(About a 4 minute read)
Perhaps significantly more than men’s sexuality, women’s sexuality is typically surrounded and wrapped in moral judgements. Judgements that seem to me to mostly confuse the issue of exactly what is women’s sexuality?
Science can be of too little help here. Many or most of the scientists themselves might be getting closer and closer to a firm understanding of women, but there is enough controversy in the field that a layman might find it quite difficult which theory — or even which facts — to trust.
Moreover, women apparently vary enough in their individual tastes that one cannot assume what goes for one woman goes for most.
Moralism, controversy, and uncertainty — a nearly perfect storm of confusion about a vital topic indeed. Ironically, the topic might be of more concern in some ways to men than to women. Why? Because each woman, whether confused or not, ultimately has a pretty good guide to eventually sorting things out — herself. But men cannot rely on knowing themselves in order to know women.
True ,men and women are most likely more alike than we are fond of believing, but it’s still risky for a man to assume in which ways he is like her, and in which ways they are different.
For the most part, I myself am one of those men who loves women as they are — and that includes their sexuality as it is. I have no problem even with differences that might seem incompatible with my own sexuality. Even before I became celibate, I seldom felt frustrated with women once I’d reached my 30s.
Which brings me to a key point: I firmly believe that — from what I’ve seen — ninety percent of the moral judgementalism surround women’s sexuality is not motivated by genuine moral reasoning and insight. It’s motivated by pure frustration with women, and by an equally important desire to control their sexuality.
For instance, who can reasonably argue that horniness in women is not just as ethical as horniness in men? It takes a special kind of moral blindness to argue against the moral equality of the sexes here. But some folks do.
Some times I think the rules folks come up with for women are so ridiculous that there either is a contest going on I know nothing about, or it is a national pastime to create ridiculous rules. But a lot of the rules come from religion. For some inscrutable reason, the Abrahamic faiths in particular seem to feel sexuality is a religious issue.
Nothing in my opinion could be further from the truth. Tantric yoga might make use of sexuality as a path to god, but they stand almost alone in doing so. And tanra does not advocate the sustained repression of women’s sexuality — as do in some instances, the Abrahamics.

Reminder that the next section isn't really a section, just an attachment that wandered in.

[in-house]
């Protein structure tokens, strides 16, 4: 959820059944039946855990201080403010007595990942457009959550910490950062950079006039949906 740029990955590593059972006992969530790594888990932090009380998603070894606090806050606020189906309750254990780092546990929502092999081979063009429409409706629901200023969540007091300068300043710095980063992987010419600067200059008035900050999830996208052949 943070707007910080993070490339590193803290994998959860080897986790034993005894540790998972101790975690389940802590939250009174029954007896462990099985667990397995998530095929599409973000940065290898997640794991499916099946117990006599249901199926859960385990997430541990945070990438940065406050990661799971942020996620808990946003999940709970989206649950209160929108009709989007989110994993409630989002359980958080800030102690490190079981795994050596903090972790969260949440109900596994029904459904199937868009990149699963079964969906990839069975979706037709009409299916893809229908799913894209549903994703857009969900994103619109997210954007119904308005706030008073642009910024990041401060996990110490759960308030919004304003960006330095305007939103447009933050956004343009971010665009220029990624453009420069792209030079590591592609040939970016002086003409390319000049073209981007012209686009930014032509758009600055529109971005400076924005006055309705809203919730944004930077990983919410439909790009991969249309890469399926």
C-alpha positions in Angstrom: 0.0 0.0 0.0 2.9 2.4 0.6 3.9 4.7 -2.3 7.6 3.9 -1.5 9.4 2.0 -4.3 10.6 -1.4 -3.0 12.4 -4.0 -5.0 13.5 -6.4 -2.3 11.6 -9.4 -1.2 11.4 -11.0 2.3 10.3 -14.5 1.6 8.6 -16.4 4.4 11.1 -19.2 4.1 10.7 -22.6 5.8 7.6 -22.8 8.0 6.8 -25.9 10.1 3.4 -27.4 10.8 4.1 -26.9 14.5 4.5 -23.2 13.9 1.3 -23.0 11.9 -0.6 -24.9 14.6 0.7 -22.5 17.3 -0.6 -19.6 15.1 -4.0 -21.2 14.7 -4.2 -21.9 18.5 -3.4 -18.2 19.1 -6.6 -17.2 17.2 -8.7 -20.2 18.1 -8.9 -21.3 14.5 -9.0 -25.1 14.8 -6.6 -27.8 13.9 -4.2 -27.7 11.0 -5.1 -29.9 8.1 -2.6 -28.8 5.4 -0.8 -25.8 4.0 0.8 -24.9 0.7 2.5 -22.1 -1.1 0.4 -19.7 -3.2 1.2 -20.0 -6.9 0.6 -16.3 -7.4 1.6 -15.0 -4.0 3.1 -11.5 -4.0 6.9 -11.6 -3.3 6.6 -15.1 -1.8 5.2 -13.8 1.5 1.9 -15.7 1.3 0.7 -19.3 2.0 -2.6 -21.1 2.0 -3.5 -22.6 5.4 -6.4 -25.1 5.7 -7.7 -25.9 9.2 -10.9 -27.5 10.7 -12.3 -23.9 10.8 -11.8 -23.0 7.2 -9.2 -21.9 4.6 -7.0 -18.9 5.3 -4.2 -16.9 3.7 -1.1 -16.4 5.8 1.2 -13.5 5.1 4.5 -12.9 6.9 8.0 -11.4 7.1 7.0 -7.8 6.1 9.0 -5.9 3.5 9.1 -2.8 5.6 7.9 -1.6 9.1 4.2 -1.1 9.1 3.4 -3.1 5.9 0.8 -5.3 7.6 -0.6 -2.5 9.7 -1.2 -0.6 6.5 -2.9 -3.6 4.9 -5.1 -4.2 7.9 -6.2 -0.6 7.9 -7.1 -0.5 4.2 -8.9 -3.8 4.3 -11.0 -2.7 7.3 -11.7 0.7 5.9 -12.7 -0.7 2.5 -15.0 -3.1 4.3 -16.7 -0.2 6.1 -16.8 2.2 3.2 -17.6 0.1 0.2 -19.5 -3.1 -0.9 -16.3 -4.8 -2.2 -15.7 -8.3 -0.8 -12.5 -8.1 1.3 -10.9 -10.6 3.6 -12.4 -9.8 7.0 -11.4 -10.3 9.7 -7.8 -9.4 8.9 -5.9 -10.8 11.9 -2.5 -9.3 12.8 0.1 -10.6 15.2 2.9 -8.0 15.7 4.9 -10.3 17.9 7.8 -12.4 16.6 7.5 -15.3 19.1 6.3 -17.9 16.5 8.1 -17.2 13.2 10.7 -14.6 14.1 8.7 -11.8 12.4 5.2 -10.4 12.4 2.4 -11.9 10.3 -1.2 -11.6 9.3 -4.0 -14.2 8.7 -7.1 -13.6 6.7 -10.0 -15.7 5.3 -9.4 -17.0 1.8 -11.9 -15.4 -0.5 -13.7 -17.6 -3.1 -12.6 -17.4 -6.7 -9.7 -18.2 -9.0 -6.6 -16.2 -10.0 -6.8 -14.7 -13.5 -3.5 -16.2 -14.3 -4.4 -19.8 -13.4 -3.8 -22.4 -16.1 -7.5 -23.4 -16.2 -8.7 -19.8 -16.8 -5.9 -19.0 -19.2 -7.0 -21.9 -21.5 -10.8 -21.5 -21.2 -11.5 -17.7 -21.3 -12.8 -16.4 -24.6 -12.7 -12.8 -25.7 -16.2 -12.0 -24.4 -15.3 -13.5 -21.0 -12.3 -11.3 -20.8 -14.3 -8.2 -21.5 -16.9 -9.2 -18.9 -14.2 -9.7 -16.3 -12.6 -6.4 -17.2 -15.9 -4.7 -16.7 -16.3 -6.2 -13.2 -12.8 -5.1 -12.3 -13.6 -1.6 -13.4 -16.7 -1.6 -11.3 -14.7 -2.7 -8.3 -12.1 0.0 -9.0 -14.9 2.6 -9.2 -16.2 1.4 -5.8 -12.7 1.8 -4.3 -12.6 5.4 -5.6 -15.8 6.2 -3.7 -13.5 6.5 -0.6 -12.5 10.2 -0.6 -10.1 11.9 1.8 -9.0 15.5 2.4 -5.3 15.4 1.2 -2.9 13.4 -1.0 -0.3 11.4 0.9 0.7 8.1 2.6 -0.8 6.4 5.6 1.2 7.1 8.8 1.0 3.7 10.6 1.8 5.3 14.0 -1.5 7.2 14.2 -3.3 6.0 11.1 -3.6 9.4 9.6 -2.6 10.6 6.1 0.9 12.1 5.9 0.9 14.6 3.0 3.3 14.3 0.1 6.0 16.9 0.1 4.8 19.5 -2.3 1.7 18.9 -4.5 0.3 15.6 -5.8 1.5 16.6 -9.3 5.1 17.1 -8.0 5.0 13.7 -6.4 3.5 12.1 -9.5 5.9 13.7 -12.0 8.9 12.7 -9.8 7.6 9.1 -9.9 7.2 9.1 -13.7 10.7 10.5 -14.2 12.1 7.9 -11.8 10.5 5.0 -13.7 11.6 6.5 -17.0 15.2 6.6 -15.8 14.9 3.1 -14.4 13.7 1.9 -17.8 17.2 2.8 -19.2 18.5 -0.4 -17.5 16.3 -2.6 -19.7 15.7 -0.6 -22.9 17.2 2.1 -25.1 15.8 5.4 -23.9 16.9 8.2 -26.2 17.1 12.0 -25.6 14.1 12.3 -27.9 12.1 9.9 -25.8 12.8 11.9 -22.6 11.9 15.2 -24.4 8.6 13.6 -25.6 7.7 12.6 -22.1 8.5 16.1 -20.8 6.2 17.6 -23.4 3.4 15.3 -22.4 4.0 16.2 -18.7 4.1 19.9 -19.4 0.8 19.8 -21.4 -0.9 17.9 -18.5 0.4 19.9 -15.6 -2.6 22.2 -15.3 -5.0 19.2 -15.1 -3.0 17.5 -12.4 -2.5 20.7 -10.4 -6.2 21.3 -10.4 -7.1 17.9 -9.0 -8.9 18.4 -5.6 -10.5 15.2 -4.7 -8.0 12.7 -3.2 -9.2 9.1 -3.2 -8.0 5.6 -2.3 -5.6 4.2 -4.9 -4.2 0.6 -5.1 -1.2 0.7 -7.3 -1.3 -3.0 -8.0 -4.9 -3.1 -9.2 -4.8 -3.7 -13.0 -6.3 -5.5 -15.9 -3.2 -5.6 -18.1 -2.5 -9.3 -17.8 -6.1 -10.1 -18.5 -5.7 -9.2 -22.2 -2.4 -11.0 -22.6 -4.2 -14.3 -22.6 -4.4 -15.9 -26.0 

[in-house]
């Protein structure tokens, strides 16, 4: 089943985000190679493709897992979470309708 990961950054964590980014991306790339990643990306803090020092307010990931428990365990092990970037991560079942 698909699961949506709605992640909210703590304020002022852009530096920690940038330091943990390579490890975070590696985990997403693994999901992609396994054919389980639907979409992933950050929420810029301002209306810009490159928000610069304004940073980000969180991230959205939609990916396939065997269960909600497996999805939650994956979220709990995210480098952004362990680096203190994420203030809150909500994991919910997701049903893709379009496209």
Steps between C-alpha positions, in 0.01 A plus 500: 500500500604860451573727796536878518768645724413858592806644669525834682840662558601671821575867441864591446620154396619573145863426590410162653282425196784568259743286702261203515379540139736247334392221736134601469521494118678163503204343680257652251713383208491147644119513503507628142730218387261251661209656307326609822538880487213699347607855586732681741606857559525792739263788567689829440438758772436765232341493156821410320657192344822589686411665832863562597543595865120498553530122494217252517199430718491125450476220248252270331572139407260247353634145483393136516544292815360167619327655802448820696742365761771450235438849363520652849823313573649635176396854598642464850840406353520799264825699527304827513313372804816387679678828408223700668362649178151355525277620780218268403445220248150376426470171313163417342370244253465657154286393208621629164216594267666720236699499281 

A very popular notion nowadays explains women’s (and men’s) sexuality this way: Women seek emotional intimacy first, and physical intimacy second. Men do precisely the opposite, seeking physical intimacy first, and emotional intimacy second.
There is now some science that challenges that notion. It posits both men and women seek physical intimacy first, emotional intimacy second. Who knows who is right?
My own hunch is women are all over the board on that. Some want emotional intimacy first, some physical, some emotional with the promise or possibility of physical later, and some emotional with the promise or possibility of physical later.
It’s not a wonder to me that some men are hostile to women’s sexuality. But I do wonder about two things, and I wonder about them both a lot.
First, why are some hostile men who have learned to mask their judgemental hostility beneath religion or some other such thing — why are they so influential? So widely believed? I would think more folks would see right through them.
Second, why are not more women utterly appalled at men? I fully realize a whole lot are, but I wonder why there are any left who aren’t? I don’t blame men, I blame the appallingly bad education men get about how to deal with women’s sexuality. If women were that ignorant and misinformed about men’s far simpler sexuality, I’d be appalled at them too.
The last thing I’d like to bring up are the campground rules. The rules were first formulated by Dan Savage, the sex columnist out of Seattle. He was asked what the right way to treat a sex partner was and he responded, like an ethical camper treats his campground. First, he does not abuse it, and second, he leaves it as well or better off than he found it.
I think we’d all be better lovers if we did not abuse each other, but instead left each other as well or better off than we found each other.